This week is Mental Illness Awareness Week in the United States. This is important because mental illness is one of those things people don’t know that much about unless they need to–either because they’re mental health professionals or because their lives have been shaken by their own illness or the struggle of someone they love. If you’ve read this blog for any length of time, you know I often write about the church’s opportunity and responsibility to help people living with mental health challenges. I believe we all need a level of awareness and competence that will allow us to love and support the people in our midst.
But for some of us, awareness isn’t a problem. Today I’d like to mark this week with a prayer for people who can’t help but live with a high awareness of mental illness because it affects them every day. Will you join me in this prayer today?
A Prayer for People Living with Mental Illness
Loving God, I pray for all whose brains have been hurt by disease, injury, stress, trauma, and other factors of human life in a hard world. I pray for all who love them and want to help. I pray for your comfort in their grief, hope amid loss, and the balm of community with people who understand.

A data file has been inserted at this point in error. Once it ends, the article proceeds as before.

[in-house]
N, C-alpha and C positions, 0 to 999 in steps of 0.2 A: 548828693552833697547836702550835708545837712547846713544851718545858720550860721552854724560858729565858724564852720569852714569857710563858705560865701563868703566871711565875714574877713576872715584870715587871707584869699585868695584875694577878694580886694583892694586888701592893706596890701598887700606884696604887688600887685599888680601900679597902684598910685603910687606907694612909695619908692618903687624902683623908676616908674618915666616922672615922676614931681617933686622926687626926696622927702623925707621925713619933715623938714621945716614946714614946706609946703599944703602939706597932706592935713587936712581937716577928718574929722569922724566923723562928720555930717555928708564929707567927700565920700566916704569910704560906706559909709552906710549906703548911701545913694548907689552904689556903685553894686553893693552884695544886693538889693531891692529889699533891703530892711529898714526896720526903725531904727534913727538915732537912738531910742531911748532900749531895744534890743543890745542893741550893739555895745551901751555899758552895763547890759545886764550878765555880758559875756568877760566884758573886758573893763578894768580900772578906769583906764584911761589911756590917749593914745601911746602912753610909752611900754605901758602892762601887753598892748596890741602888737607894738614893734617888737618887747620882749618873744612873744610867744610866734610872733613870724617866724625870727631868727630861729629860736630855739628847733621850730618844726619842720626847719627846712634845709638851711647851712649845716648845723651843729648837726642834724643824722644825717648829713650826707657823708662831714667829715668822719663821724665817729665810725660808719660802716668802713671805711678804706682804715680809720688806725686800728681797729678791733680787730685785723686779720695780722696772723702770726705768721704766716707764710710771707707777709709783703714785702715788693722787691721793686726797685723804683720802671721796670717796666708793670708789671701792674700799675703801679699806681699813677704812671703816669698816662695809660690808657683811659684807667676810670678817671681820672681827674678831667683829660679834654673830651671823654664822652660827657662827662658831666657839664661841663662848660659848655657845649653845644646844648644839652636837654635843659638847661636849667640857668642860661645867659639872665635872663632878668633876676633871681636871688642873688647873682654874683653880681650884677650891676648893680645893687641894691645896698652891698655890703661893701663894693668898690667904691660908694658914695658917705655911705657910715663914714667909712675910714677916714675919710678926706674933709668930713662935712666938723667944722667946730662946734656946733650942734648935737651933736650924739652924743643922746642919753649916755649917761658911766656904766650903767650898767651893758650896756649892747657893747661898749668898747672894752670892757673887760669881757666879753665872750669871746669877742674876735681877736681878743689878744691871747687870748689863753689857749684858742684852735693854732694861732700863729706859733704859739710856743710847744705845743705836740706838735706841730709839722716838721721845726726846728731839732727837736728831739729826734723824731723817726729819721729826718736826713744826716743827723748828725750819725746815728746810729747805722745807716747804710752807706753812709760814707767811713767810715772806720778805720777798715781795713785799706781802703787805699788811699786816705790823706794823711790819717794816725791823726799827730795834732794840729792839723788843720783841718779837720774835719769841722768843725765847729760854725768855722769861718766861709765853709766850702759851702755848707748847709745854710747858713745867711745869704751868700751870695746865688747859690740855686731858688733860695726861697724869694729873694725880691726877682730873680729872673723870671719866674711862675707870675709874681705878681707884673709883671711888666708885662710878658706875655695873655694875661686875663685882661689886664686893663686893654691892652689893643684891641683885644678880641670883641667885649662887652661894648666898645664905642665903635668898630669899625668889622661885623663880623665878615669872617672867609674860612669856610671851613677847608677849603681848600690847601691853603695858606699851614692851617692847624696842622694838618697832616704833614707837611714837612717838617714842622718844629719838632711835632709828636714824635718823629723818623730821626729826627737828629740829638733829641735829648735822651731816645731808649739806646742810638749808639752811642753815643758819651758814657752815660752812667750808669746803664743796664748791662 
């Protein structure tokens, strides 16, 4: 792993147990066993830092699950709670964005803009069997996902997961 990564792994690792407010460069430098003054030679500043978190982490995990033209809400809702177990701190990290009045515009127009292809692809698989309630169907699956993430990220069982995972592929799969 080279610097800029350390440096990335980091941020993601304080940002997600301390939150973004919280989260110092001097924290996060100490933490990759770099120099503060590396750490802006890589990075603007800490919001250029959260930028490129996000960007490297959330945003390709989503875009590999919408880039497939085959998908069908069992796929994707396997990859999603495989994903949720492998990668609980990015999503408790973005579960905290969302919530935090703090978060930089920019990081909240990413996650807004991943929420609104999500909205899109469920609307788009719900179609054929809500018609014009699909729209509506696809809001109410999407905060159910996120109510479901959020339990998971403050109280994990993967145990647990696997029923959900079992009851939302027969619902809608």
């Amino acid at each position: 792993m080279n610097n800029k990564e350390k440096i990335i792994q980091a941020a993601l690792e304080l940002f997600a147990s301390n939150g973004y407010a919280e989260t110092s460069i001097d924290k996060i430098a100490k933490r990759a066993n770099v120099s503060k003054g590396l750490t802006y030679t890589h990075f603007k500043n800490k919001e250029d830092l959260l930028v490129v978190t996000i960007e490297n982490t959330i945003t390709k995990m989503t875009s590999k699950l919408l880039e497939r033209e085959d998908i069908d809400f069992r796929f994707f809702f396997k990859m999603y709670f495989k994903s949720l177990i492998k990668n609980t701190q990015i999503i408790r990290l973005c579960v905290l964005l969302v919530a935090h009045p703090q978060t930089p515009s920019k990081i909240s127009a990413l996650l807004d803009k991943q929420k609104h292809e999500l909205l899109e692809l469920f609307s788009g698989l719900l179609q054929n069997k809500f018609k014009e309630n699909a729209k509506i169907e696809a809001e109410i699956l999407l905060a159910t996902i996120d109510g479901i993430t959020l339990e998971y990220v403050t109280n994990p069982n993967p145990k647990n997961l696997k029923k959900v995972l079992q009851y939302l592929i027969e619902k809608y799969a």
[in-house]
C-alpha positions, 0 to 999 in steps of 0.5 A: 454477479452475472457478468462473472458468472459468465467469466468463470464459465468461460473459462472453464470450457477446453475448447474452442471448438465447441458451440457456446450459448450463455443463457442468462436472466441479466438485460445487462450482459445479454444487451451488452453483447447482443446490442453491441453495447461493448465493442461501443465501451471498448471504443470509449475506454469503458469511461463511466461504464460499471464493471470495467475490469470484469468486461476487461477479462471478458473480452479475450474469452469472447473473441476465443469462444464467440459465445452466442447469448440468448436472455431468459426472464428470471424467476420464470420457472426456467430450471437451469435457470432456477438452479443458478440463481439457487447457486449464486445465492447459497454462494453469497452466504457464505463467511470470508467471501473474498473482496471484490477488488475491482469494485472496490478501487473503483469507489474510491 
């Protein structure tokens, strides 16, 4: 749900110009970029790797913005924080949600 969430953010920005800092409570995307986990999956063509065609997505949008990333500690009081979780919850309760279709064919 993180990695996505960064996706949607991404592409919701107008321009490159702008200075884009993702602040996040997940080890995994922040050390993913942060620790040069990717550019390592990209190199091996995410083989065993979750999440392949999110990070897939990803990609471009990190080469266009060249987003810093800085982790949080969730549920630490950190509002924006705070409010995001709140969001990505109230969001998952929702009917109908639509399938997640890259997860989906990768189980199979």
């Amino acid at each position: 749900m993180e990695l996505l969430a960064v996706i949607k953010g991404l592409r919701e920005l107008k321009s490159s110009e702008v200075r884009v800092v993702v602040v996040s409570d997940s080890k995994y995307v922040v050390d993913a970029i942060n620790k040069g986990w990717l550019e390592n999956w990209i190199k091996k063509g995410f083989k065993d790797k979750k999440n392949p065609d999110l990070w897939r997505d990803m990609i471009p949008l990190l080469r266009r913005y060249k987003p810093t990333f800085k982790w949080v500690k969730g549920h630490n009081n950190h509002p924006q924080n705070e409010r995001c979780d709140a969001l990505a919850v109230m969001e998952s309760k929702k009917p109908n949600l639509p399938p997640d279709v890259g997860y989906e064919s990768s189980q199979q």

For people with mental illness–may they find hope in you and feel your longing for them.
For parents of children with mental illness–may they know the limits of their power both to cause and to cure.
For children of parents with mental illness–may they know you as loving parent and find places where they can grow up in safety, no matter how old they are.
For friends of suffering people–may they resist the temptation to try to “fix” their friends and recognize the simple power of their loving presence.
For spiritual leaders–may they deny both helplessness and overconfidence, courageously serving as first responders and faithful shepherds.
For people who need treatment and don’t receive it–may they recognize their need, believe life can be better, and find people who can help.
For those burdened by shame and stigma–may they walk into the light and find compassionate people.
Lord, I pray for light in the darkness. I pray that people with vulnerable minds will find hope and help among followers of Christ who will love them and point them toward what they need while letting them live with that need. I pray for acceptance and grace–the same kind of grace you offer so freely to all. I pray that many churches will embrace the opportunity for messy and sometimes thankless ministry among the marginalized, in the name of the one whose love knows no margins.
© 2016 Amy Simpson.